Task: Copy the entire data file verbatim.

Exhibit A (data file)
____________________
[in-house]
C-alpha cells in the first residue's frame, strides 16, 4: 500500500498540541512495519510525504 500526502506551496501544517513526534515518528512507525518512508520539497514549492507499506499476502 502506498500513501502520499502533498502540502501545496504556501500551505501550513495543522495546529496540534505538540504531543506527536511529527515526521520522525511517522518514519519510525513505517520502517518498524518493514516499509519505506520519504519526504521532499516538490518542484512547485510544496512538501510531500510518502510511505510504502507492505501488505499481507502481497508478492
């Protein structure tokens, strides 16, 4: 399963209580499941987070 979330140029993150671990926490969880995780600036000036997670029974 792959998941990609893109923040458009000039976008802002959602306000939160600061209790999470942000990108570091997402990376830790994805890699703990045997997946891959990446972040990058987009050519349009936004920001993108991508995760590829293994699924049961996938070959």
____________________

[in-house]
C-alpha cells in the first residue's frame, strides 16, 4: 500500500498540541512495519510525504 500526502506551496501544517513526534515518528512507525518512508520539497514549492507499506499476502 502506498500513501502520499502533498502540502501545496504556501500551505501550513495543522495546529496540534505538540504531543506527536511529527515526521520522525511517522518514519519510525513505517520502517518498524518493514516499509519505506520519504519526504521532499516538490518542484512547485510544496512538501510531500510518502510511505510504502507492505501488505499481507502481497508478492
């Protein structure tokens, strides 16, 4: 399963209580499941987070 979330140029993150671990926490969880995780600036000036997670029974 792959998941990609893109923040458009000039976008802002959602306000939160600061209790999470942000990108570091997402990376830790994805890699703990045997997946891959990446972040990058987009050519349009936004920001993108991508995760590829293994699924049961996938070959």